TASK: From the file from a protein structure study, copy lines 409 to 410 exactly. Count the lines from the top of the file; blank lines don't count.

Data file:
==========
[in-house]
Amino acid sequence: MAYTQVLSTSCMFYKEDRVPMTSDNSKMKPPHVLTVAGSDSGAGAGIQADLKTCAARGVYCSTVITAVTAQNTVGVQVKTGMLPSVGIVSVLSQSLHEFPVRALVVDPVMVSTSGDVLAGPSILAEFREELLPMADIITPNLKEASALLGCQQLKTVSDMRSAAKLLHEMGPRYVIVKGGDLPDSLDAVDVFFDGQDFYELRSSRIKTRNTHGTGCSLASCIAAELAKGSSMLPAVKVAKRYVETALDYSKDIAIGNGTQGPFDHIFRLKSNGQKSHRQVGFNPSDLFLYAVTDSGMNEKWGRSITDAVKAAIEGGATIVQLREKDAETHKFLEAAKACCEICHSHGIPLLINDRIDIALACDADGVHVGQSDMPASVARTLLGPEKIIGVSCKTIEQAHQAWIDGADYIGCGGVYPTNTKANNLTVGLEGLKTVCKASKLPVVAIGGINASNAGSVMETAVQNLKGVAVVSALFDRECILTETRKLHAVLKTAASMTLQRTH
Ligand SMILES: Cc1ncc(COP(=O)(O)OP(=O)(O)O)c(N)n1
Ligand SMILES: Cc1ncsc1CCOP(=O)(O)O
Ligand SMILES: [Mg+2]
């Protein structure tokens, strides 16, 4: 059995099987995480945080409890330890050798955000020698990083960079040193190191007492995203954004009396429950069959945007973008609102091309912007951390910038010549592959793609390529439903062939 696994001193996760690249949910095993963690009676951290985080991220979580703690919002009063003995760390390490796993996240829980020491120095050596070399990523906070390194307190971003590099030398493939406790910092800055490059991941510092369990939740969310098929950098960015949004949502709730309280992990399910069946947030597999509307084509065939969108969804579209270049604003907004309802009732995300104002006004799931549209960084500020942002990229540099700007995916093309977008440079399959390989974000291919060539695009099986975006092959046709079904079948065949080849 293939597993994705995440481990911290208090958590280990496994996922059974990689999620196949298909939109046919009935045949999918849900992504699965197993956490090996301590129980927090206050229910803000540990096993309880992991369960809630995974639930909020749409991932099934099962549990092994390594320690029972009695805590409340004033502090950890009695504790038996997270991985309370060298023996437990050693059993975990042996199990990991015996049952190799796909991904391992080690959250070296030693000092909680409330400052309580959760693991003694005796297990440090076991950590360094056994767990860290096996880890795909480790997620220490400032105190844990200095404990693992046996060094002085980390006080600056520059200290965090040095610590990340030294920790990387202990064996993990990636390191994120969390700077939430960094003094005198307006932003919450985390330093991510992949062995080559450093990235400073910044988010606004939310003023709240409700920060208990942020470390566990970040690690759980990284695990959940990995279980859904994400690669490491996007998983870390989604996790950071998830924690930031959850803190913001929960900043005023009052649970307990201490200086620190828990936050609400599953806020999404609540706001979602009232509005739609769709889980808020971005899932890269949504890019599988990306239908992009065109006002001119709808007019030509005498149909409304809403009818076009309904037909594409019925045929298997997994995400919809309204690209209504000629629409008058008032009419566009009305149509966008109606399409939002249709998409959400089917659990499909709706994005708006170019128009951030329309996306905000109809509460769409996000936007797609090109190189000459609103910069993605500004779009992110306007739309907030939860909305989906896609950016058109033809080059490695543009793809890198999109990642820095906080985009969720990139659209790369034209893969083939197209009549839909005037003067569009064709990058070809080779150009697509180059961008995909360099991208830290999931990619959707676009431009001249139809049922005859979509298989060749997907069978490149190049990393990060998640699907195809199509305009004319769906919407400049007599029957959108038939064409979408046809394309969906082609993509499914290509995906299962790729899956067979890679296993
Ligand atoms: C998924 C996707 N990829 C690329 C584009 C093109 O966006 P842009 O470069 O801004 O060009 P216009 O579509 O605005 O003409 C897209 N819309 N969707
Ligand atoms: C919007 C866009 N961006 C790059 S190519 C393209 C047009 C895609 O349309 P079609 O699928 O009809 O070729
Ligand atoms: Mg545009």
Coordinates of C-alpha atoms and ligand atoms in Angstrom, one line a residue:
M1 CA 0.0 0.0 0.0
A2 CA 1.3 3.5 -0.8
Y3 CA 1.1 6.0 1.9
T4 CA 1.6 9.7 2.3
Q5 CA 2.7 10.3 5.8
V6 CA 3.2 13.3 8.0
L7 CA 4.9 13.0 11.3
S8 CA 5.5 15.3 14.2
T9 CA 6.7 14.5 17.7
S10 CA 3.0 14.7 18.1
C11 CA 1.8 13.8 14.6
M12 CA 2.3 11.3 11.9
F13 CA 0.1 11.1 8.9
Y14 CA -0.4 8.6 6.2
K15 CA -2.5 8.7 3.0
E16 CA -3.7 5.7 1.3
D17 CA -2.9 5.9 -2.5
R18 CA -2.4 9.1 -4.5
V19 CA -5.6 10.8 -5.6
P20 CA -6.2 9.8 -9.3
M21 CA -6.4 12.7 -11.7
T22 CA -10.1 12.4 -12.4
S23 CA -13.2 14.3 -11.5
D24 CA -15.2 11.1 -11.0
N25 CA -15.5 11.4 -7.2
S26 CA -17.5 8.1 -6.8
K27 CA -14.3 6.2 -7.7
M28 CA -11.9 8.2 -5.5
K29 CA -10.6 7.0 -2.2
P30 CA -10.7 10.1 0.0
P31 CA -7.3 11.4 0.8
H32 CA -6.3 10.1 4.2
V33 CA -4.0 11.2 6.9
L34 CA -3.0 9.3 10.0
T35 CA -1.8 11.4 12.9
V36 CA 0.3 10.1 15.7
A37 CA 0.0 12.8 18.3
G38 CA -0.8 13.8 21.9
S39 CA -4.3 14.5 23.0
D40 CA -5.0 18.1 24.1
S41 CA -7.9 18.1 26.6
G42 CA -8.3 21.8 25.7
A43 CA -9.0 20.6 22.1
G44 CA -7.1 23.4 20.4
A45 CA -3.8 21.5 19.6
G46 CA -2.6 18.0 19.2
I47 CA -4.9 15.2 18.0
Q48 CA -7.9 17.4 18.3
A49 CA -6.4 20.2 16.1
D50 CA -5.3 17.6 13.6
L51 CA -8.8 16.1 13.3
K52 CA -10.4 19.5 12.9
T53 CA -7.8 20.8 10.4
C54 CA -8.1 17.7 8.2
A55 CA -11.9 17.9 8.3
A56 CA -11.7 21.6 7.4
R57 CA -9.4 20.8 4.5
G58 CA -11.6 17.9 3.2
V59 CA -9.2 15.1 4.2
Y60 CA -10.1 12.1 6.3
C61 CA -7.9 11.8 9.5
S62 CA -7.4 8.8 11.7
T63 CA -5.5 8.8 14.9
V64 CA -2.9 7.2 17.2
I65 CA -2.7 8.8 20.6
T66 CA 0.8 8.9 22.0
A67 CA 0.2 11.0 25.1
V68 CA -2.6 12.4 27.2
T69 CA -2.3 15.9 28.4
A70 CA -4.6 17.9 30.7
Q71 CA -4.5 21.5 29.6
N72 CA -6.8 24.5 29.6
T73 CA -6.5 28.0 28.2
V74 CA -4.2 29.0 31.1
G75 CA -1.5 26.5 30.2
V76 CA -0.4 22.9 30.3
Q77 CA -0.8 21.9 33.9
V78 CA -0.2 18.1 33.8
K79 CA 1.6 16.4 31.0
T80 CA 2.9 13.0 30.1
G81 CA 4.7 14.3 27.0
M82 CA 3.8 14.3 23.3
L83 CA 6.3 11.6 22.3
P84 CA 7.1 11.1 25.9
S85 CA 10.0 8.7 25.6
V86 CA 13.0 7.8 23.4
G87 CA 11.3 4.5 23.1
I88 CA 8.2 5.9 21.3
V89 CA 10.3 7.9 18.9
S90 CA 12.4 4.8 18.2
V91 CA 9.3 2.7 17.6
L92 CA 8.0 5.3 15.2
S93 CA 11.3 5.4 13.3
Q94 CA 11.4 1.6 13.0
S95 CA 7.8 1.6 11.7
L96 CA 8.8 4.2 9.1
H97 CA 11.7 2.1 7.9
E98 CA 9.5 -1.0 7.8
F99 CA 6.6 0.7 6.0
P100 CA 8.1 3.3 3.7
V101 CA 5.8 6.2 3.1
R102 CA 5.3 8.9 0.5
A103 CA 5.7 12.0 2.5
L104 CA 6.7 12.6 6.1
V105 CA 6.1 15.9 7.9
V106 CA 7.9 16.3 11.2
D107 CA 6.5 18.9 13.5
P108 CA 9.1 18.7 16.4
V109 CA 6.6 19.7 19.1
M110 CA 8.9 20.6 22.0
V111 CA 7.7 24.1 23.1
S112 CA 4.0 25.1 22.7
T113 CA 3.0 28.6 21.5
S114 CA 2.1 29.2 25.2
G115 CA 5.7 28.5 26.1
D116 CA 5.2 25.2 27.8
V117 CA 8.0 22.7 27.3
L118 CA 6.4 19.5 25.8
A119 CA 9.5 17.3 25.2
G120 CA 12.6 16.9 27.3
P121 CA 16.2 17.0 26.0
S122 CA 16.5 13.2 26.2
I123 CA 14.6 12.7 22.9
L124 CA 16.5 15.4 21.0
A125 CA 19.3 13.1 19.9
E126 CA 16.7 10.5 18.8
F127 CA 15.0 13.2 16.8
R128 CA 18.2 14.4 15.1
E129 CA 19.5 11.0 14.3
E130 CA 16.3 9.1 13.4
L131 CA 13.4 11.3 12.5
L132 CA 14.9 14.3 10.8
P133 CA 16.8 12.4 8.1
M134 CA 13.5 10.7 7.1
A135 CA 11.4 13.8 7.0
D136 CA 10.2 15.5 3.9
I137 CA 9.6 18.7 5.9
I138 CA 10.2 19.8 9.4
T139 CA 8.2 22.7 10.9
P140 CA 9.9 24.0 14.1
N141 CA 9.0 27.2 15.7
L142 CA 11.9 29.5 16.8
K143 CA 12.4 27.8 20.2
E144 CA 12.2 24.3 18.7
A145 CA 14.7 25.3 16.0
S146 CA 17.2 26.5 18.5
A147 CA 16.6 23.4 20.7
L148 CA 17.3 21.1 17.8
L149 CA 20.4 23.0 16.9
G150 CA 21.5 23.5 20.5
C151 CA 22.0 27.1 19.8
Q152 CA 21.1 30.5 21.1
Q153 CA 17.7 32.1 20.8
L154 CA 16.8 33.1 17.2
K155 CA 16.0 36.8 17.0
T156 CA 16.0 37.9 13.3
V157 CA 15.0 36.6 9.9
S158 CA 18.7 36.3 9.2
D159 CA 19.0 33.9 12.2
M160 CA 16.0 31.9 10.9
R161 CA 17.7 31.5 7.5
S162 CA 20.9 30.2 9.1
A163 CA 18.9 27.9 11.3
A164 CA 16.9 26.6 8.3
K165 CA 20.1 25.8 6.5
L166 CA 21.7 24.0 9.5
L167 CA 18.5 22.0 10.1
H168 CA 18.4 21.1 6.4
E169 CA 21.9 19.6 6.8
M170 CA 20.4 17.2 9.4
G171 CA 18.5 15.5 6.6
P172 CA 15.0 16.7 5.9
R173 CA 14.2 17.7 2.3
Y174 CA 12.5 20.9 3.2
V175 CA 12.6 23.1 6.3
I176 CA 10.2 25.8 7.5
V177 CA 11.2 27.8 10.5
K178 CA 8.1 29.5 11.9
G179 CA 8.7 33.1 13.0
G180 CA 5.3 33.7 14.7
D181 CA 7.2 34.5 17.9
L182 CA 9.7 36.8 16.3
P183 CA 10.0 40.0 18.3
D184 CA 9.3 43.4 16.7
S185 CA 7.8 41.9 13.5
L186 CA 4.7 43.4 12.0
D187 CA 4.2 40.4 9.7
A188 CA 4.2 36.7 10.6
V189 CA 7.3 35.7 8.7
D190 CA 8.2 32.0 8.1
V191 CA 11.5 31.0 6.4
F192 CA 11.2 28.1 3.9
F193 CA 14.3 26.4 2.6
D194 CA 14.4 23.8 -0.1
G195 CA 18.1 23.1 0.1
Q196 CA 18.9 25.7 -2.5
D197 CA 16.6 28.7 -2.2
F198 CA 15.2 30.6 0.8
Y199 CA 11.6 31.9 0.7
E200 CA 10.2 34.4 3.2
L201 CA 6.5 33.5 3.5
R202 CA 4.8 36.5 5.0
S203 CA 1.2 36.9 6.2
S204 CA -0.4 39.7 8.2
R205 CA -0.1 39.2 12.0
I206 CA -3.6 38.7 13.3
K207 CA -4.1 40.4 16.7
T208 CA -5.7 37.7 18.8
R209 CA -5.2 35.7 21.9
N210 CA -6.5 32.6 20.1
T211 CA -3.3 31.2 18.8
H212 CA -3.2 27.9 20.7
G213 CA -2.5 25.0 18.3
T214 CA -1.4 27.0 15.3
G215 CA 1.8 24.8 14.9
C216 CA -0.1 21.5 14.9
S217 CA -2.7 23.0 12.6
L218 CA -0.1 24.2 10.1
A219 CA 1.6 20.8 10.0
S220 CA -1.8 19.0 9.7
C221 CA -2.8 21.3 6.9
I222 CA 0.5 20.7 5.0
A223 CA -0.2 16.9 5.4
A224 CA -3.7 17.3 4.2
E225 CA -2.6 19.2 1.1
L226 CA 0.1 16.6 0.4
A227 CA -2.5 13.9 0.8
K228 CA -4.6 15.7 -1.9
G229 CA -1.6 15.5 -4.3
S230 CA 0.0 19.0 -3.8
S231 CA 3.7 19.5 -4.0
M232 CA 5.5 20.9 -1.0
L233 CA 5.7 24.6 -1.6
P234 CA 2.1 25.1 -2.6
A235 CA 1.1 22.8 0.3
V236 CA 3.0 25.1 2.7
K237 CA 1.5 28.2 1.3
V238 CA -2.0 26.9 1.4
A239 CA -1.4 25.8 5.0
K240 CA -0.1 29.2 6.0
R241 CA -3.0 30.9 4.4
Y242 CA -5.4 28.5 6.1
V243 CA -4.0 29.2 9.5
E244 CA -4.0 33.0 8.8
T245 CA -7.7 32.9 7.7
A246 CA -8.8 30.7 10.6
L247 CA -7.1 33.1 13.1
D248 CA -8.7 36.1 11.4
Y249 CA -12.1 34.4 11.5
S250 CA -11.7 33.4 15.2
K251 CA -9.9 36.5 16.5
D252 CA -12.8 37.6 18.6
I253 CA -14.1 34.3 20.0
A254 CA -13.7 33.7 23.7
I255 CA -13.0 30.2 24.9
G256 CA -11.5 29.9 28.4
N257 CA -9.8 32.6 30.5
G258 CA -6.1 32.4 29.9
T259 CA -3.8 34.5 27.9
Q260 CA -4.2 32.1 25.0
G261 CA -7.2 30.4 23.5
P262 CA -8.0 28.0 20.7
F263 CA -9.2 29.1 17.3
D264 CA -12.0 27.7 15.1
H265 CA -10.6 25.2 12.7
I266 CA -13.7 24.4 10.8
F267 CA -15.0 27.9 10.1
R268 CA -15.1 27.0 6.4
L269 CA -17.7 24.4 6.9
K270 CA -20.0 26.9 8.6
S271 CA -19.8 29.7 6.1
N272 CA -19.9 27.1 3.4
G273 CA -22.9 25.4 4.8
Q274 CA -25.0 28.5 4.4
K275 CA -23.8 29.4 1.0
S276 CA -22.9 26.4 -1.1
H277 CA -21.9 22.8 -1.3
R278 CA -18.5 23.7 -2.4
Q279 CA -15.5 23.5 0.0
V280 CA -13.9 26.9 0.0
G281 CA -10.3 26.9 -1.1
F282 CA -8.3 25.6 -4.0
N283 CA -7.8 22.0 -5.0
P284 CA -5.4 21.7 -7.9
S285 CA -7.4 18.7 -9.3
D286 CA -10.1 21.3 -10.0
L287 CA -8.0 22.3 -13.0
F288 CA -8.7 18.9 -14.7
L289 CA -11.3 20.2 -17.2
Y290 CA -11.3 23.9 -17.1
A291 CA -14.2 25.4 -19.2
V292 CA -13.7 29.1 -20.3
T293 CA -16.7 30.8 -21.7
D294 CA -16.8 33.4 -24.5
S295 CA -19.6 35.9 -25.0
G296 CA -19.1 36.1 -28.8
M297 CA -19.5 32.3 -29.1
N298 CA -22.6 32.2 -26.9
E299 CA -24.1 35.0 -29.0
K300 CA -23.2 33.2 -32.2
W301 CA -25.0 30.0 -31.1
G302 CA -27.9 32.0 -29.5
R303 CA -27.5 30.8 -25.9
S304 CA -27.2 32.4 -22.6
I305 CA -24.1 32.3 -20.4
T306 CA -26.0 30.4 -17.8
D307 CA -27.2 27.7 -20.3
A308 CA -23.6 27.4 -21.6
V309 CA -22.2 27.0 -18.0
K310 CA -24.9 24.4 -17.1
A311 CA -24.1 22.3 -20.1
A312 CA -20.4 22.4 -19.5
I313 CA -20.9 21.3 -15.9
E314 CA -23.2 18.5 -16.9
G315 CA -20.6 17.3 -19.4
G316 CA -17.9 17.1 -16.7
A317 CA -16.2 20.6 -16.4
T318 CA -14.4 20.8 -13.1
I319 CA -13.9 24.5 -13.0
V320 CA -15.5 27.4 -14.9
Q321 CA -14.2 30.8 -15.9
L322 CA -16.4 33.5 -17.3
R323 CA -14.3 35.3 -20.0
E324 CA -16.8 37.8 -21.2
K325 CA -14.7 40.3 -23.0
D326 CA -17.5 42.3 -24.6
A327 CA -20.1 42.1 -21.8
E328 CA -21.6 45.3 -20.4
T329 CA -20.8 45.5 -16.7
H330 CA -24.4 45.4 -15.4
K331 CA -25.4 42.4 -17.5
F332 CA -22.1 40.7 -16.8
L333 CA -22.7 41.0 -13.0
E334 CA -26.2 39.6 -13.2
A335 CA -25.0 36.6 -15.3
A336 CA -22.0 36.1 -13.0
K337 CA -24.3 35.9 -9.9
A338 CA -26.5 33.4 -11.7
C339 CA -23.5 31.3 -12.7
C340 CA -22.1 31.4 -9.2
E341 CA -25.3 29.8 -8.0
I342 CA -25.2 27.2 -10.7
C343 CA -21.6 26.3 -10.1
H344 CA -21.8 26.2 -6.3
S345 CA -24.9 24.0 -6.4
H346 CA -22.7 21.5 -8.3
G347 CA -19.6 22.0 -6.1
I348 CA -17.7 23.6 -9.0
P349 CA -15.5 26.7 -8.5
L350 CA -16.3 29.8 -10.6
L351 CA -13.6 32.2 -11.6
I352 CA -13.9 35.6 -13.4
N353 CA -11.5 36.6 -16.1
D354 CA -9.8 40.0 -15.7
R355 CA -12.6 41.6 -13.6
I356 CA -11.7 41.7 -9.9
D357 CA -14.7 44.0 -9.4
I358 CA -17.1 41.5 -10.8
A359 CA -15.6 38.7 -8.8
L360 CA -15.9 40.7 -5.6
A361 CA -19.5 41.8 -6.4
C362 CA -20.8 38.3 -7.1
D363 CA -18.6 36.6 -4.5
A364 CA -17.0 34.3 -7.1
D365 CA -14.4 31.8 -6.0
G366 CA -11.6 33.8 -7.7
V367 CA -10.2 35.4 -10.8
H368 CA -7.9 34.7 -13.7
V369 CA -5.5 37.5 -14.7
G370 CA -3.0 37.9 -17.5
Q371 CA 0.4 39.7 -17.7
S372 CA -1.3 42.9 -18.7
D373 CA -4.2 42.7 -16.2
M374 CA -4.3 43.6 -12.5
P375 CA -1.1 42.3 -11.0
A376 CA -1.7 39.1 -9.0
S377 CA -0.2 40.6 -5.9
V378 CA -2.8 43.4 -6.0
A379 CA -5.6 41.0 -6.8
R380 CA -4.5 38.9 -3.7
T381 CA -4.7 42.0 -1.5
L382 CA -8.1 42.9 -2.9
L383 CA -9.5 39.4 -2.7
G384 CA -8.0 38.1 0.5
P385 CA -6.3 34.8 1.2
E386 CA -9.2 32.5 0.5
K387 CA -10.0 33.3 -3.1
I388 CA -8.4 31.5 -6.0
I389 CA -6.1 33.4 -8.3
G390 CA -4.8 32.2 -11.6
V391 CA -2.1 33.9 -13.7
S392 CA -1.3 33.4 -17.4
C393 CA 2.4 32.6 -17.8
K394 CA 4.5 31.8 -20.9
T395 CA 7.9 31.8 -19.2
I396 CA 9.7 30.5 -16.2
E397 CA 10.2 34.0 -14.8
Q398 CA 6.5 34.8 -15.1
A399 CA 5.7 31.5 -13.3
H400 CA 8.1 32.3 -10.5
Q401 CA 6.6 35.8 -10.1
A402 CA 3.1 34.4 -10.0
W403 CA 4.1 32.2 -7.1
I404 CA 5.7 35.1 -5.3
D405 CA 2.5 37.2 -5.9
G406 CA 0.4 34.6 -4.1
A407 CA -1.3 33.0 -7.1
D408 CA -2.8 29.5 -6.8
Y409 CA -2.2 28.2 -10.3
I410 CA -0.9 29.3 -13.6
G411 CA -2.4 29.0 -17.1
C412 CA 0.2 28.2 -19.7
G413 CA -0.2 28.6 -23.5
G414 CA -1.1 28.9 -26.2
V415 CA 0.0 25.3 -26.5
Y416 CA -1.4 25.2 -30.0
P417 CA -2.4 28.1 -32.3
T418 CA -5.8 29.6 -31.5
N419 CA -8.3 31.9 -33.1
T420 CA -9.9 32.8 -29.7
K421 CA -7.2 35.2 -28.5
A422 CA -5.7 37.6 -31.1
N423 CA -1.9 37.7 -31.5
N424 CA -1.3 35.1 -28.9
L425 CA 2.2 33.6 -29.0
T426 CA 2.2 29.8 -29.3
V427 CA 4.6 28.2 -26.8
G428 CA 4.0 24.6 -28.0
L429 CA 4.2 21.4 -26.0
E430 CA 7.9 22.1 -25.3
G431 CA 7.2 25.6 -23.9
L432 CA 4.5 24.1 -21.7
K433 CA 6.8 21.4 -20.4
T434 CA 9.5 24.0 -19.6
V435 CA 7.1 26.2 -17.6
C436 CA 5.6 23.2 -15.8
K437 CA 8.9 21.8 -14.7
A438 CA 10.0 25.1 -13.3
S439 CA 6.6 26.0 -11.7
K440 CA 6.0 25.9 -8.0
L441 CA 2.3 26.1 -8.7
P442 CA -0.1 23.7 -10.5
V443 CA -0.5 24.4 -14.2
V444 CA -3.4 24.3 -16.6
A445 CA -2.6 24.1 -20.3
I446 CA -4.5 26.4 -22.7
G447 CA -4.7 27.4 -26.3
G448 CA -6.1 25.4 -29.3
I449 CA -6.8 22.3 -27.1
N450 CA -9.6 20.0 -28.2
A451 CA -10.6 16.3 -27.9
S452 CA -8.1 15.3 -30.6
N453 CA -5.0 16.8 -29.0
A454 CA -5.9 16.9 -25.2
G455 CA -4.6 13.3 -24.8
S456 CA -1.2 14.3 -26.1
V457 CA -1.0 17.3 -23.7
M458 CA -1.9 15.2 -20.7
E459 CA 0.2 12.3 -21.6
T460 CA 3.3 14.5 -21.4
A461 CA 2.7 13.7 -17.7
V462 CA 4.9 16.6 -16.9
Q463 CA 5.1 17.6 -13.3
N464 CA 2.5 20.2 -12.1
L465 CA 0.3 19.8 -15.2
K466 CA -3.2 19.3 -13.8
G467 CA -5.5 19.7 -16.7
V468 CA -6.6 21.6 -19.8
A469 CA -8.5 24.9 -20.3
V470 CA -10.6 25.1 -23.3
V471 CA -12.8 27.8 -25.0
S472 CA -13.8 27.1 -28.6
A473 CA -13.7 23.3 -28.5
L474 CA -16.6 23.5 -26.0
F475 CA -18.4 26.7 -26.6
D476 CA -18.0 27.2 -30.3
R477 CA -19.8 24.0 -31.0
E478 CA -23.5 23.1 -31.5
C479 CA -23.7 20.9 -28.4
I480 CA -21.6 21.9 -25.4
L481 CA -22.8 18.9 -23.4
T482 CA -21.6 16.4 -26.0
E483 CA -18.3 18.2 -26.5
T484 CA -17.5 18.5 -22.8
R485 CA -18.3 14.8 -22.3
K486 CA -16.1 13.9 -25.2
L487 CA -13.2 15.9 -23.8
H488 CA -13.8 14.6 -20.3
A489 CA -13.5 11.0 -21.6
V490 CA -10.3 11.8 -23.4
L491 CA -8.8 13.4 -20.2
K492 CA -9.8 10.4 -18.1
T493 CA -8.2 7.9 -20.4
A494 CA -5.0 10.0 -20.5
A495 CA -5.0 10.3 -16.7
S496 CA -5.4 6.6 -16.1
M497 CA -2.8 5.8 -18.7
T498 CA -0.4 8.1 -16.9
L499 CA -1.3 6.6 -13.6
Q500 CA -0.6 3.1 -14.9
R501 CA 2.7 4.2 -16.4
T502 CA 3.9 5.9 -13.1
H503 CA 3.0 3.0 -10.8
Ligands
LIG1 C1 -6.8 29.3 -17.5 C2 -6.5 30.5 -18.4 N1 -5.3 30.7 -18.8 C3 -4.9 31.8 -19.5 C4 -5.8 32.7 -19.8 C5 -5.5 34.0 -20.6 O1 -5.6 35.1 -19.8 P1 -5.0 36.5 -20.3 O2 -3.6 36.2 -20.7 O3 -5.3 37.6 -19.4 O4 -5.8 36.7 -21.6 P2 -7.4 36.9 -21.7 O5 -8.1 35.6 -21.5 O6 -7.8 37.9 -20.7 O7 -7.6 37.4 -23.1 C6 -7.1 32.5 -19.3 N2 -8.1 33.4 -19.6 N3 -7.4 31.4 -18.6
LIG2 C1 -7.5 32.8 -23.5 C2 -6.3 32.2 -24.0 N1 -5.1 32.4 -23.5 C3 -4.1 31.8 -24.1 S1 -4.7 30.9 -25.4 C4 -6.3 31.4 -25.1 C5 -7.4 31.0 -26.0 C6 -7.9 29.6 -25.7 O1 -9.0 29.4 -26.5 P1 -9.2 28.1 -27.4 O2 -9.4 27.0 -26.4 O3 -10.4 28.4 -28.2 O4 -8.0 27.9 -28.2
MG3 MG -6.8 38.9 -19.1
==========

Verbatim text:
A399 CA 5.7 31.5 -13.3
H400 CA 8.1 32.3 -10.5